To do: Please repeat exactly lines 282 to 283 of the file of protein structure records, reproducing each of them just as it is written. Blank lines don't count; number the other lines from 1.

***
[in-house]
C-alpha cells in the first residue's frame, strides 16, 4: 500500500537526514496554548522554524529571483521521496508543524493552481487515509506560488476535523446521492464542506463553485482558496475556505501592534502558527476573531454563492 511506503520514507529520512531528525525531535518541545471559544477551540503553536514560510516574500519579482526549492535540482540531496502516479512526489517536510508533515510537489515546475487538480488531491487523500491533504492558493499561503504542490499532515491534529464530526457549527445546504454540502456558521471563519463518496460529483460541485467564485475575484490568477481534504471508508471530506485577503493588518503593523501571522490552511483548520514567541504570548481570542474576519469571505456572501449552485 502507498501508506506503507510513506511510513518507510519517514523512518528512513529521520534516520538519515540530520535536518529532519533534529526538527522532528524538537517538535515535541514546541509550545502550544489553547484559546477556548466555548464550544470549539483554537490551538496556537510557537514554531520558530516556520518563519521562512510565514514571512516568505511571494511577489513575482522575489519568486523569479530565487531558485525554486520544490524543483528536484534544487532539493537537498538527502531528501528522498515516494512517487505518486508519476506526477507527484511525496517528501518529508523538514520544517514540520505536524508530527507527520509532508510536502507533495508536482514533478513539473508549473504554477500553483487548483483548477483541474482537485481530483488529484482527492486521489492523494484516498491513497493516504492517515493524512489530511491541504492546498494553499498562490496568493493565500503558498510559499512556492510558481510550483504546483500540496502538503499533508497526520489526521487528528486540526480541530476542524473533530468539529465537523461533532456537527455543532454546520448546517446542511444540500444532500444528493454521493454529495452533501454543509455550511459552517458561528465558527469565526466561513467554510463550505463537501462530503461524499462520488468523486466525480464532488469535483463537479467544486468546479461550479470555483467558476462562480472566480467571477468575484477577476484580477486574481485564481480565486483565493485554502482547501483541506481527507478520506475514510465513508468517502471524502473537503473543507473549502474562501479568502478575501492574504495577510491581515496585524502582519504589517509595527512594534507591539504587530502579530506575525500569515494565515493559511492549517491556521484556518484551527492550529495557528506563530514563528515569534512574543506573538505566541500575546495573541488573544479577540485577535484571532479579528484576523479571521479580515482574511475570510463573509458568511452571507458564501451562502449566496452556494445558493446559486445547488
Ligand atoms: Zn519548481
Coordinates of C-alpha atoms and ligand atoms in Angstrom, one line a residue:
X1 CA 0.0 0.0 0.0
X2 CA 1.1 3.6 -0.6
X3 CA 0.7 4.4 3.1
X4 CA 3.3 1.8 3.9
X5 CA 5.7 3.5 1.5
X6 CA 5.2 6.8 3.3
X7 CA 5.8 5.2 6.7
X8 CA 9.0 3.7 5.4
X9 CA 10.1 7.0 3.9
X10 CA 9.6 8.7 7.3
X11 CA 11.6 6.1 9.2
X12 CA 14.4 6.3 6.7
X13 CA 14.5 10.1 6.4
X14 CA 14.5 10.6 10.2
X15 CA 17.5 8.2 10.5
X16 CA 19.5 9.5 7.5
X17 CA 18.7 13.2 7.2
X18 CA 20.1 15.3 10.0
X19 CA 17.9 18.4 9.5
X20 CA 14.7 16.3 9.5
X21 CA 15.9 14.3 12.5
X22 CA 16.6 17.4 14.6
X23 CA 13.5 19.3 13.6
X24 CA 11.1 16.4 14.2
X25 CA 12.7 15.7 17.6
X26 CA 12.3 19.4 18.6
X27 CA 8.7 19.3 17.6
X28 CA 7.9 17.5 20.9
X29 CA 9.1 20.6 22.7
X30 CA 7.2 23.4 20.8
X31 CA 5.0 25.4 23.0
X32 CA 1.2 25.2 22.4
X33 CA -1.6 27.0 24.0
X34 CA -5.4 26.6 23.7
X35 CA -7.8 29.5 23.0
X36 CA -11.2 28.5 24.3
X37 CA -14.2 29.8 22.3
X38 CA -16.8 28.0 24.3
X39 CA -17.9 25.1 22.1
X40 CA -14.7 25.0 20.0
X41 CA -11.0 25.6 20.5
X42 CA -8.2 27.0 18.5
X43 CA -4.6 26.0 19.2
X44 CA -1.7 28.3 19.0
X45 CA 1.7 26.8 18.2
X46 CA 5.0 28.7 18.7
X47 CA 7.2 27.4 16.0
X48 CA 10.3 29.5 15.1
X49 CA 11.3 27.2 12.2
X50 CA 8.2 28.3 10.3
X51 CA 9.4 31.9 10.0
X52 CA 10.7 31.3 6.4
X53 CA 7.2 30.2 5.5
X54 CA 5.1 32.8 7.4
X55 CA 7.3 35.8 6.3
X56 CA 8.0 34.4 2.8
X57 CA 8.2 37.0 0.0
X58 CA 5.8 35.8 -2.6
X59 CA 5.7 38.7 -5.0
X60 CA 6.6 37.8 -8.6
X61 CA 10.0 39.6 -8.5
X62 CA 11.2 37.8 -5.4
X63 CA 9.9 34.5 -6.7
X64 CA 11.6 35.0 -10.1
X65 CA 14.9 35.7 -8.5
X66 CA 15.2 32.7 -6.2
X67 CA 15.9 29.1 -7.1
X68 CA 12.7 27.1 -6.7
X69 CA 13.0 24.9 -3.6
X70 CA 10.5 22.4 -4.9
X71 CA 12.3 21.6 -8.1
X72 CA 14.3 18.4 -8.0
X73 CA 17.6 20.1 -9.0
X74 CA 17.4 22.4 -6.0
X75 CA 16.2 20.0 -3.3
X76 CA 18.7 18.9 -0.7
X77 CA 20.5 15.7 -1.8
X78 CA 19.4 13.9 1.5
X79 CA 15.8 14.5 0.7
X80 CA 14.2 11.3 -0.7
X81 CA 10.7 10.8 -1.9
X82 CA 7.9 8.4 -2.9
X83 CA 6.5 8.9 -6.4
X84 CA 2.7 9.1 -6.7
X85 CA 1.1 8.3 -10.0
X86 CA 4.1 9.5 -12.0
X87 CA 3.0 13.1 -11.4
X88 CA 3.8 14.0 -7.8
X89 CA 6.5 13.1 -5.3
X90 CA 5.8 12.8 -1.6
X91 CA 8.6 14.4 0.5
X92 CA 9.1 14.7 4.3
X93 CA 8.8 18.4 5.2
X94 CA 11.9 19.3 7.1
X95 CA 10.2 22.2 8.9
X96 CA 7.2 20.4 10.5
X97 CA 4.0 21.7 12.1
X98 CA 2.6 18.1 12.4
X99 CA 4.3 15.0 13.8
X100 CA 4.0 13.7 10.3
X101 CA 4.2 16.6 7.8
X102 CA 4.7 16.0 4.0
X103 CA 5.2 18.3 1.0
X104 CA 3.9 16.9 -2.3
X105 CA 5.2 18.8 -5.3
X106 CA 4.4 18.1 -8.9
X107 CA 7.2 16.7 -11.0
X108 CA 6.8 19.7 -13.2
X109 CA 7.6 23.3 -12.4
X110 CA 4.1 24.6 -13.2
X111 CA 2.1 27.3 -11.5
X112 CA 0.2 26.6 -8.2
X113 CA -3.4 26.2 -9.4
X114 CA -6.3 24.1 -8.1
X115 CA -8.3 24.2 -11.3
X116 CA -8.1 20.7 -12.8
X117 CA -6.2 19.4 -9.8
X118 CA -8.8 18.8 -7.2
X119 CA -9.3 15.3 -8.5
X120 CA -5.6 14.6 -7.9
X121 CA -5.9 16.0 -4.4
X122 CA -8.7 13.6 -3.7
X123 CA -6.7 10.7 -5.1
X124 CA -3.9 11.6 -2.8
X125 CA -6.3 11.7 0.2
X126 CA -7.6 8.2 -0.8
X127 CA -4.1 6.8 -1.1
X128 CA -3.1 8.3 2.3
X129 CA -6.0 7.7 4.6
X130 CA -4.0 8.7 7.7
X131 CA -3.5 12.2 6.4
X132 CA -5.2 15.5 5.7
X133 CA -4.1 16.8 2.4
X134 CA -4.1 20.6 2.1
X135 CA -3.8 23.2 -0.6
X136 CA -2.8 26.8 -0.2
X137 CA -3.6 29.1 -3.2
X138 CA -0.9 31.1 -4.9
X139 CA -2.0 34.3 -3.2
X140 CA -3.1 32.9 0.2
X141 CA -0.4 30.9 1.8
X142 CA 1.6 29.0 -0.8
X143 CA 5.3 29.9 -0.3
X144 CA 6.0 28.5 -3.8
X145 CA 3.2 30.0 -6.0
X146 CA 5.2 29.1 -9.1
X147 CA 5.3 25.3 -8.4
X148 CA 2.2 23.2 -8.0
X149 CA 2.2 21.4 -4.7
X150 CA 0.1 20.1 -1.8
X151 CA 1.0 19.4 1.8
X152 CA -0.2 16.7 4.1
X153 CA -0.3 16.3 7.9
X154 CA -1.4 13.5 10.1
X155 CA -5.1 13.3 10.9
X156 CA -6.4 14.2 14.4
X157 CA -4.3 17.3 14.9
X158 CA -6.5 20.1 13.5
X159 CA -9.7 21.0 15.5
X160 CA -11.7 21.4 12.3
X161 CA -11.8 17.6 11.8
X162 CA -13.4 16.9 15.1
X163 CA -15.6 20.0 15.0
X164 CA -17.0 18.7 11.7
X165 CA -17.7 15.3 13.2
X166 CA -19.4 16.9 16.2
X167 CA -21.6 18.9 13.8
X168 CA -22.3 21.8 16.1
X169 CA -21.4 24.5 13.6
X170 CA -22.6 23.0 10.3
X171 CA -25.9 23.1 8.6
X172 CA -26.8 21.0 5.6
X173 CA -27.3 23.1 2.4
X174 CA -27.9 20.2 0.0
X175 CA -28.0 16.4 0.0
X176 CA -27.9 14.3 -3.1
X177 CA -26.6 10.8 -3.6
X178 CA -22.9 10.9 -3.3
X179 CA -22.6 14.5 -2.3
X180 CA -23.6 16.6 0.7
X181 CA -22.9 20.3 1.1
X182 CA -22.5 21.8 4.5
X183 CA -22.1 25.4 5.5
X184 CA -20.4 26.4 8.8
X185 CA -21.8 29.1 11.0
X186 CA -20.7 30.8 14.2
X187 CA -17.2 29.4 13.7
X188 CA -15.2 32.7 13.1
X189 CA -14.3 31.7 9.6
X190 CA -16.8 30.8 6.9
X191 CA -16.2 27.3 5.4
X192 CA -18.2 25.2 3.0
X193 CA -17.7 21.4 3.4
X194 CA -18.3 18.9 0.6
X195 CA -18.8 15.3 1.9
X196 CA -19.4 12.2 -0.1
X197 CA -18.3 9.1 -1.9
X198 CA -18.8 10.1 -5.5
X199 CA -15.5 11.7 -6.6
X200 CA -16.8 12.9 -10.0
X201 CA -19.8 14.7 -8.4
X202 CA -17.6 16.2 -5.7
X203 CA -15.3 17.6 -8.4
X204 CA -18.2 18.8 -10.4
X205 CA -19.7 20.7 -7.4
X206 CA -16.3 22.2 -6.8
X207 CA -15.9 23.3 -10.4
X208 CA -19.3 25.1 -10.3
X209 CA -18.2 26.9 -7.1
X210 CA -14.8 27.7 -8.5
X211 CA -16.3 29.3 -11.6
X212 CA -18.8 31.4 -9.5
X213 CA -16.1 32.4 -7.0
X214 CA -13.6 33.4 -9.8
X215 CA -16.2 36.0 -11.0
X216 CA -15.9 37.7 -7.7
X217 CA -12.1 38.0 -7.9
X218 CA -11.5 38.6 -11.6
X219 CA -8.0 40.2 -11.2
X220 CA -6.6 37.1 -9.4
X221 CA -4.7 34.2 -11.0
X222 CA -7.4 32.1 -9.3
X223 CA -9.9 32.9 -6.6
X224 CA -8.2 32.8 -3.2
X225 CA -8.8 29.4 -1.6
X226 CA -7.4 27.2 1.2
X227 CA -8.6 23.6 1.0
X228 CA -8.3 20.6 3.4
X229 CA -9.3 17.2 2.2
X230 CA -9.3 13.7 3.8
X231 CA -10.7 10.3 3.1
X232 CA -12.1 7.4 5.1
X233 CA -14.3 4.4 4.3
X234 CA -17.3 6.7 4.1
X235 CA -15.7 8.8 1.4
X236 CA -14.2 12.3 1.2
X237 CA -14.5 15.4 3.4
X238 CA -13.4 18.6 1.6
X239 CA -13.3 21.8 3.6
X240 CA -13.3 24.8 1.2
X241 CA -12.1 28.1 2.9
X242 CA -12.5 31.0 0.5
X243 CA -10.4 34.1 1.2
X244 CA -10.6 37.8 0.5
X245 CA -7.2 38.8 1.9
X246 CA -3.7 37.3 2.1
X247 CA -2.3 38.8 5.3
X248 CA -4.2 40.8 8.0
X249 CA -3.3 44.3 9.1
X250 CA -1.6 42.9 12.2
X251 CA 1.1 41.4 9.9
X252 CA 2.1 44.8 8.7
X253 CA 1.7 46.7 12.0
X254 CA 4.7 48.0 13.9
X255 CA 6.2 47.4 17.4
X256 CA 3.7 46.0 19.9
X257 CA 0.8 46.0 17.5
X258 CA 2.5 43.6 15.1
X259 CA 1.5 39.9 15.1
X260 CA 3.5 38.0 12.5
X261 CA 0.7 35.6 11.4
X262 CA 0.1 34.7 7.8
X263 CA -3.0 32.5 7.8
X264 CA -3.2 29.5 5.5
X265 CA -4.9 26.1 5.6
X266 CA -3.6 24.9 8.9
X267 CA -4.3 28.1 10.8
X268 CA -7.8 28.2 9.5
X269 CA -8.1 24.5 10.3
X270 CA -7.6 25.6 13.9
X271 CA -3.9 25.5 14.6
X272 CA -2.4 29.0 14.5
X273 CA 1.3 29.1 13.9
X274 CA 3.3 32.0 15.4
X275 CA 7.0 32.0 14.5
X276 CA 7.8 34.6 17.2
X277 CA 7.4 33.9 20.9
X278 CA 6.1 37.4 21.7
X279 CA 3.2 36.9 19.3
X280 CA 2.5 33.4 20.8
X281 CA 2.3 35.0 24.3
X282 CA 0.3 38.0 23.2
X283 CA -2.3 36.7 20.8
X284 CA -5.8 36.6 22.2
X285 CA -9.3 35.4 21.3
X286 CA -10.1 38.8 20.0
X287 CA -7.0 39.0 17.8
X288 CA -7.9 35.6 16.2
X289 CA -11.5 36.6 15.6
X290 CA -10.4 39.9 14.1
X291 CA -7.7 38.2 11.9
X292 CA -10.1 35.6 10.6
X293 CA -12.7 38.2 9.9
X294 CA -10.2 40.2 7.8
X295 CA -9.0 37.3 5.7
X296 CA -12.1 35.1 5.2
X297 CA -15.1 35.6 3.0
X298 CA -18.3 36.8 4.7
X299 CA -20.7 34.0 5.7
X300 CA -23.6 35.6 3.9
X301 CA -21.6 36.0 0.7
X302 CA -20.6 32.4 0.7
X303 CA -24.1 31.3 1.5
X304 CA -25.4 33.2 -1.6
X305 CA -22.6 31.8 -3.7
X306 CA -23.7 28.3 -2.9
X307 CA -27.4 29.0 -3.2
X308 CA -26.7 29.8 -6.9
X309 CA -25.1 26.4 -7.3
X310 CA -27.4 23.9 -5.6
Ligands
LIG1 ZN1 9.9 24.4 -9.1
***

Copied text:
X278 CA 6.1 37.4 21.7
X279 CA 3.2 36.9 19.3